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Kashida Sari

Early 20th century CE

Chhatrapati Shivaji Maharaj Vastu Sangrahalaya (CSMVS)

Chhatrapati Shivaji Maharaj Vastu Sangrahalaya (CSMVS)

Kashida or kasuti is a kind of tradition of embroidery done by women in the Dharwar region of Karnataka. The technique of embroidery is laborious and requires understanding of geometrical patterns because the designs are not traced, but the embroidery is done by counting the threads of the material. A slight variation in the length of the stitch due to incorrect counting spoils the symmetry of the design. Such minute embroidery on the dark cotton background was very taxing to the eyesight of the karigar.

Basically, it is a running stitch in different ways– vertical, horizontal and diagonal in such a way that the design appears identical on both the sides. The designs are done in white, orange and other bright colours on contrasting dark shades of blue and black.

The repertoire of the karigar consists of motifs from mythological and architectural designs, flora and fauna, and scenes from day-to-day life. Each motif is given a specific name such as padma, gopura, tulasivrindavan and others. Kasuti work is done all along the border, the elaborate pallu, and the body of the sari. The motifs and butis in the body of the sari become smaller in size and the number gradually decreases towards the pleats of the sari.

It was customary for the bride to possess a black ‘Chandrakala’ sari with kasuti work on it. It is a common practice in Karnataka to give a newlywed girl a Kashida sari with khan for her blouse. It is considered an honour for the bride to get it from her in-laws and their relatives. Many women preserve it as a family heirloom and pass it on to the succeeding generations. It is also given as an auspicious gift to the expectant mothers.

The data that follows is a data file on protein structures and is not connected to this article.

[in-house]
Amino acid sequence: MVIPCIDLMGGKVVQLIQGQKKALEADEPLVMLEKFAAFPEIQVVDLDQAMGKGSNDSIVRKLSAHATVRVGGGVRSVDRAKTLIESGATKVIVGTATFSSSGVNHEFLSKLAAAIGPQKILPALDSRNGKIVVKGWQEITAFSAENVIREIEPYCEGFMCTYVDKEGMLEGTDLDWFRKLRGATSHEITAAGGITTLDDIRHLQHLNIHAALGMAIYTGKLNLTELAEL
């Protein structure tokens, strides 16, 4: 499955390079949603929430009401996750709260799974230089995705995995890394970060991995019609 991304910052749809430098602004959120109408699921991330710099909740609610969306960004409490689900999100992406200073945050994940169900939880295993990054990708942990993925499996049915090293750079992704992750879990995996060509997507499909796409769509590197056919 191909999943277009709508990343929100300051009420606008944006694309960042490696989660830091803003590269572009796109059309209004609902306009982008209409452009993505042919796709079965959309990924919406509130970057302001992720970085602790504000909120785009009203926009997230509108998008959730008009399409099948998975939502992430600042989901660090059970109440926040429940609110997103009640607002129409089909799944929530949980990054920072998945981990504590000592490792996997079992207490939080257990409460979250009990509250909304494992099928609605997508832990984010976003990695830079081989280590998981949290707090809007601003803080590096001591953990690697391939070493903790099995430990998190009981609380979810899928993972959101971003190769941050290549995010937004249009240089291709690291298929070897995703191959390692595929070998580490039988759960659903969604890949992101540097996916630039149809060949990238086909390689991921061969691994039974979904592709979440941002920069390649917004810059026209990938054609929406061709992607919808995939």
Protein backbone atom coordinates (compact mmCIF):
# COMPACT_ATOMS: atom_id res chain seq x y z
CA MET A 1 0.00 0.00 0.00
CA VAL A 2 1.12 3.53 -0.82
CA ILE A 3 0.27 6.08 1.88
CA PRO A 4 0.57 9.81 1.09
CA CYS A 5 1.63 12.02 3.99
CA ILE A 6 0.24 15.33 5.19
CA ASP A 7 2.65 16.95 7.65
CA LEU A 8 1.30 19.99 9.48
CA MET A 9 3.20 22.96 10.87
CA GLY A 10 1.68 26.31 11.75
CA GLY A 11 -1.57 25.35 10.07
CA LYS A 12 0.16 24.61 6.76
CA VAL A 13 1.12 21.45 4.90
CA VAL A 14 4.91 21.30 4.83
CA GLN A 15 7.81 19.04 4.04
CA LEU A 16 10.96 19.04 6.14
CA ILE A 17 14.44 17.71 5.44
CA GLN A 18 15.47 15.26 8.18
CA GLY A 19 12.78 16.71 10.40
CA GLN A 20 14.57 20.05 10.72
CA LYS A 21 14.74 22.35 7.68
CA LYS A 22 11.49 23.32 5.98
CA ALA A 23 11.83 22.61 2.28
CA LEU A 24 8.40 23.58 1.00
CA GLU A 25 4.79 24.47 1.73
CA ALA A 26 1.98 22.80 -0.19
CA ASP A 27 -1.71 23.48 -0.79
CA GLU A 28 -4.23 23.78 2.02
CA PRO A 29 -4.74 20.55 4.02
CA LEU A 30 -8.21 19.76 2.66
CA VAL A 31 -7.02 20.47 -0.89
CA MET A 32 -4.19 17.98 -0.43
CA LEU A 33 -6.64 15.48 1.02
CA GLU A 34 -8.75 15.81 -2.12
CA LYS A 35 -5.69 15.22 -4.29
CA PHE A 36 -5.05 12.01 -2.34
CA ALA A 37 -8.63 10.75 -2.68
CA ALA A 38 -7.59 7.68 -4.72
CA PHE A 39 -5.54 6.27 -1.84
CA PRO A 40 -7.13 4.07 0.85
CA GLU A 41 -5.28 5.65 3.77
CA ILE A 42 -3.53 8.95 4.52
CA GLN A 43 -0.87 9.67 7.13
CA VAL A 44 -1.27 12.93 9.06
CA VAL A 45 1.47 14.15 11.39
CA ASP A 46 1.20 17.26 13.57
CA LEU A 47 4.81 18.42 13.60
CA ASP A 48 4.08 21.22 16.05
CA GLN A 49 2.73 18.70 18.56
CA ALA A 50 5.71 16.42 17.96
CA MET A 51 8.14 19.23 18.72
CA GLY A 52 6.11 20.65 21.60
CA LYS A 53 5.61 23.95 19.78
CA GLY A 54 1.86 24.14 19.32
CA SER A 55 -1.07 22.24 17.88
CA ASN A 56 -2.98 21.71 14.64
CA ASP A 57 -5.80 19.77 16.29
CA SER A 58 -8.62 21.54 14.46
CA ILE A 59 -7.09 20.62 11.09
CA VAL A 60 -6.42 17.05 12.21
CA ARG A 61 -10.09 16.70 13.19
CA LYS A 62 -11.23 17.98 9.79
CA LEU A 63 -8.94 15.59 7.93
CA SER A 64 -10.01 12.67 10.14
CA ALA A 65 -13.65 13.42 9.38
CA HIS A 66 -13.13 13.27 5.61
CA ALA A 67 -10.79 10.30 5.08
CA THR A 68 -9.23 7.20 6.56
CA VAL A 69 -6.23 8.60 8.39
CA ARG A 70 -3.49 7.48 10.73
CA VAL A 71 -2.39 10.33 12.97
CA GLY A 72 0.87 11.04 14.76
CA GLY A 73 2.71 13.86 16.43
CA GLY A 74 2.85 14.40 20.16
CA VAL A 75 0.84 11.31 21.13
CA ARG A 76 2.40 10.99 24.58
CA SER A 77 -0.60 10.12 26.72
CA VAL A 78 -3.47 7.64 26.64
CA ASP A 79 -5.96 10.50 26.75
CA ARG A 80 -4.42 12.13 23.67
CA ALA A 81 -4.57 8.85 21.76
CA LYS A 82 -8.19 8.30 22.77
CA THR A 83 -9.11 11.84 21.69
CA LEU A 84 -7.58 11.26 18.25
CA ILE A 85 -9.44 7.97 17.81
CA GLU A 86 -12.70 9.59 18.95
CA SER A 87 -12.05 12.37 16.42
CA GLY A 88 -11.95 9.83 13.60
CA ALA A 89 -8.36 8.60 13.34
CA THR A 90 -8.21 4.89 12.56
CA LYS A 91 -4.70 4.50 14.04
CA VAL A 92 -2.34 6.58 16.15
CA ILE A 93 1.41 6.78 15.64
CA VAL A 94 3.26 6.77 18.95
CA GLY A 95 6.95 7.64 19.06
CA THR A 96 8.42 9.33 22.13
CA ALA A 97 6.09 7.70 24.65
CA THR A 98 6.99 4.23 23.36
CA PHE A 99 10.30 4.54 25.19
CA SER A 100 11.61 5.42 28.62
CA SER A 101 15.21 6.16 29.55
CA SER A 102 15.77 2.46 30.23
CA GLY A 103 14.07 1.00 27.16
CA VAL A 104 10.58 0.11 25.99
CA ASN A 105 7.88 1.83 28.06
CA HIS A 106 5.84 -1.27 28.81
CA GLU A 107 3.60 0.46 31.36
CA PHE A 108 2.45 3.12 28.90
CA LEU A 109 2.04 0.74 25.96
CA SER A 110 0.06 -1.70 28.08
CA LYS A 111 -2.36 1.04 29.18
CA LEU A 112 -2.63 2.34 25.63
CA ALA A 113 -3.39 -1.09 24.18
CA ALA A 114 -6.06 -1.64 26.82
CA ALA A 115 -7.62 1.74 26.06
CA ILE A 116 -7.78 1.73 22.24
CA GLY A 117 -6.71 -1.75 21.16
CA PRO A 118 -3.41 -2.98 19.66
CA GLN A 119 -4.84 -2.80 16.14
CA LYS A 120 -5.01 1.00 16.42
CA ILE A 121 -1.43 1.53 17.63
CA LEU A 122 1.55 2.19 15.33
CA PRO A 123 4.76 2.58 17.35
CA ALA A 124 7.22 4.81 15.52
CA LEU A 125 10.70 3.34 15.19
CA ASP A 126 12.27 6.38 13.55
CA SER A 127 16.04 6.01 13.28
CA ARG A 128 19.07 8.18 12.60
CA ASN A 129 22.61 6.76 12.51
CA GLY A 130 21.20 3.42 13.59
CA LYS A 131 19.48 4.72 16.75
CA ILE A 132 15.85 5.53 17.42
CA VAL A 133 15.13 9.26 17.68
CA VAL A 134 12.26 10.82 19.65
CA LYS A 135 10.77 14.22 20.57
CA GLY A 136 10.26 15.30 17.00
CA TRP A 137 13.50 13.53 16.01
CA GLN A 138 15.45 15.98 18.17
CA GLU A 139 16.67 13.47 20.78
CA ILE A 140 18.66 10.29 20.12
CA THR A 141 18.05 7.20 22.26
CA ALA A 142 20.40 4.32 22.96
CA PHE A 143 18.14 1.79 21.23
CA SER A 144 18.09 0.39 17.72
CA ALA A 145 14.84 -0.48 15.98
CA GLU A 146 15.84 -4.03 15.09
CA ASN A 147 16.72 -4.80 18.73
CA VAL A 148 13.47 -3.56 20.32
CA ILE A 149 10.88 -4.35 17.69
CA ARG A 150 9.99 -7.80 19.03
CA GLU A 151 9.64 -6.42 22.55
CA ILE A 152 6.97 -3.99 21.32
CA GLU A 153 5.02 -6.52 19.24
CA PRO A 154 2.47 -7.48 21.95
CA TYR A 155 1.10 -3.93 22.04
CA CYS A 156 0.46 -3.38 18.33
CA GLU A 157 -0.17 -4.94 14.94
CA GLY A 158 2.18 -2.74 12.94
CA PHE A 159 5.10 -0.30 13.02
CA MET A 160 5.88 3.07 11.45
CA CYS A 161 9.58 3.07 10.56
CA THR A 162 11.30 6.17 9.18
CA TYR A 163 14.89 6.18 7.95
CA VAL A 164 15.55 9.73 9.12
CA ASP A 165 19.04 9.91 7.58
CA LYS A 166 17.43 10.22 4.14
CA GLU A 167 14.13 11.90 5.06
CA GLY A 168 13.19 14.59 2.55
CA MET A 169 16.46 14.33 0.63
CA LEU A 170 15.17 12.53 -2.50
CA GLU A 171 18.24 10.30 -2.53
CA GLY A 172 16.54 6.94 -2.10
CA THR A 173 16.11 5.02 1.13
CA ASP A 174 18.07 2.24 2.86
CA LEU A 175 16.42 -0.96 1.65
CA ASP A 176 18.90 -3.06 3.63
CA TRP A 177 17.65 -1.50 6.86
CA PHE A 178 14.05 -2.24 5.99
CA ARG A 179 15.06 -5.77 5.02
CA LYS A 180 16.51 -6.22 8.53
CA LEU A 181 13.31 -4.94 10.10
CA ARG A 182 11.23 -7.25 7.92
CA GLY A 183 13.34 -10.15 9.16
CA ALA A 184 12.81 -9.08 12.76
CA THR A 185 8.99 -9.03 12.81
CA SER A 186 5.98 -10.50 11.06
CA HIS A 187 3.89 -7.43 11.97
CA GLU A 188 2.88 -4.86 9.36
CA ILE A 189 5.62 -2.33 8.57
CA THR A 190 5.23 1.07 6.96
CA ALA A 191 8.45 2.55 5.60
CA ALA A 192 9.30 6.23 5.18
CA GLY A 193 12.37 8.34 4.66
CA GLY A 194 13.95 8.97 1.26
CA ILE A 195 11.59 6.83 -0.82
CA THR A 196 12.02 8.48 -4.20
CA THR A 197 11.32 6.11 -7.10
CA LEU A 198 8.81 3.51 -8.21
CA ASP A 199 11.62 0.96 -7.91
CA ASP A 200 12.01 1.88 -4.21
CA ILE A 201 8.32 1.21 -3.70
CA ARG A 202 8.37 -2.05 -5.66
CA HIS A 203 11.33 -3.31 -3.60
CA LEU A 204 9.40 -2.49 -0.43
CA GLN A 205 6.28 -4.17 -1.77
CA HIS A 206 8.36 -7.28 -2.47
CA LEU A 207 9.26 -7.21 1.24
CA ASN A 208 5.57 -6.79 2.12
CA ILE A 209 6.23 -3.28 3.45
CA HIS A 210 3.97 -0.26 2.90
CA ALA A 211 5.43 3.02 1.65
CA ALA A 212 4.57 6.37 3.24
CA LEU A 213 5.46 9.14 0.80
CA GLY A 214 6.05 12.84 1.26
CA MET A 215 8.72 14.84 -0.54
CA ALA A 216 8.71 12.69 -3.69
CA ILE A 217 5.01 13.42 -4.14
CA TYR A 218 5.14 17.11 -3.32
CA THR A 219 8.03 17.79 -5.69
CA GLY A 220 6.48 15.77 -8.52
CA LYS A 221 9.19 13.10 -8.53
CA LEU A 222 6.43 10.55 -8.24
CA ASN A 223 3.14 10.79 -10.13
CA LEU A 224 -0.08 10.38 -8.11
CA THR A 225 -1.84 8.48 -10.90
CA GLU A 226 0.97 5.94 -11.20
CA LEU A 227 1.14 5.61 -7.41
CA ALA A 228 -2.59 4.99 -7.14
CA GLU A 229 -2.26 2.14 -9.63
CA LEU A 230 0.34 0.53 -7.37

This sari, in deep blue cotton, has a broad border in maroon with diamond patterns in silk thread. The pallu has just horizontal bands of grey and purple. Near the pallu, on the blue ground, there is an intricate embroidery depicting lotus, pair of peacocks, animals, human figures, flowering trees in white, orange, purple and green threads. Two bands of geometrical floral designs run parallel to the pallu. The body of the sari has designs known as roomali phul in white cotton thread. The embroidery is done in dosuti kasuti technique in which the length of the stitch is just two threads of the fabric.

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  • Title: Kashida Sari
  • Date Created: Early 20th century CE
  • Location: India
  • Type: Sari
  • Medium: Cotton
  • Region: Dharwar, Karnataka
  • History of Style of Technique: Hassel-free days of childhood end quickly and the spring of life commences with youth. As spring brings colour and fragrance the youth also experiences different emotions in life. This is also a stage when a person enters the world of a householder. Marriage initiates the life of a householder. Textiles associated with this new phase of life gain importance. Every religion, region and community has its own textiles associated with marriage ceremonies. Generally the bride wears either a red or yellow costume as red symbolizes hope and a new beginning and yellow symbolizes happiness as well as knowledge. On leaving her maiden world behind, along with sweet memories the bride takes with her heirloom textiles wrapped with blessings and love of her parents and dear ones. Thus traditional textiles are passed on from generation to generation as a symbol of love and care.
  • Dimensions: 767.5 x 108 cms
  • Accession Number: 95.7

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